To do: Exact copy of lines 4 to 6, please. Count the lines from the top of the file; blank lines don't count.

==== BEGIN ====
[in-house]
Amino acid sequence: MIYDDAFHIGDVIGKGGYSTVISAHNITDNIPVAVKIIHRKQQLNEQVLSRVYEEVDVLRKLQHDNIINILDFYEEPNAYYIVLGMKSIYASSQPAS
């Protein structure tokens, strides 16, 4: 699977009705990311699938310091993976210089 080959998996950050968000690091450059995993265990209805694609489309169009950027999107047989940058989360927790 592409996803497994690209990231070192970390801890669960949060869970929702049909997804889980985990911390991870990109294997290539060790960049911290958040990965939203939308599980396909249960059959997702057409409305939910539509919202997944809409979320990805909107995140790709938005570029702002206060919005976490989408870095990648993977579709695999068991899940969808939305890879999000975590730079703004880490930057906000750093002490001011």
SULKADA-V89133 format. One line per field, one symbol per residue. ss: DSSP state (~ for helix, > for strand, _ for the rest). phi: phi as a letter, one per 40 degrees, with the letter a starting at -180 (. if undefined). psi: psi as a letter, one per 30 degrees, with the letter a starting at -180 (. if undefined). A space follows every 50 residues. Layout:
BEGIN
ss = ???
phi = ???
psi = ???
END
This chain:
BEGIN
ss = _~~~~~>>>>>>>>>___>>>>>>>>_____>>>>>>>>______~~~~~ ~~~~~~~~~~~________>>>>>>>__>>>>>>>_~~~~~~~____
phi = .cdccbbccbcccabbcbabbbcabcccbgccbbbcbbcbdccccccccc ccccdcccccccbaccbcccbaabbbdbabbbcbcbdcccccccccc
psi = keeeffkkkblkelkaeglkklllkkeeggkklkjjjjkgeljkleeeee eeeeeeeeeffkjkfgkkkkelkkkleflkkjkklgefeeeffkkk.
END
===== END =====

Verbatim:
SULKADA-V89133 format. One line per field, one symbol per residue. ss: DSSP state (~ for helix, > for strand, _ for the rest). phi: phi as a letter, one per 40 degrees, with the letter a starting at -180 (. if undefined). psi: psi as a letter, one per 30 degrees, with the letter a starting at -180 (. if undefined). A space follows every 50 residues. Layout:
BEGIN
ss = ???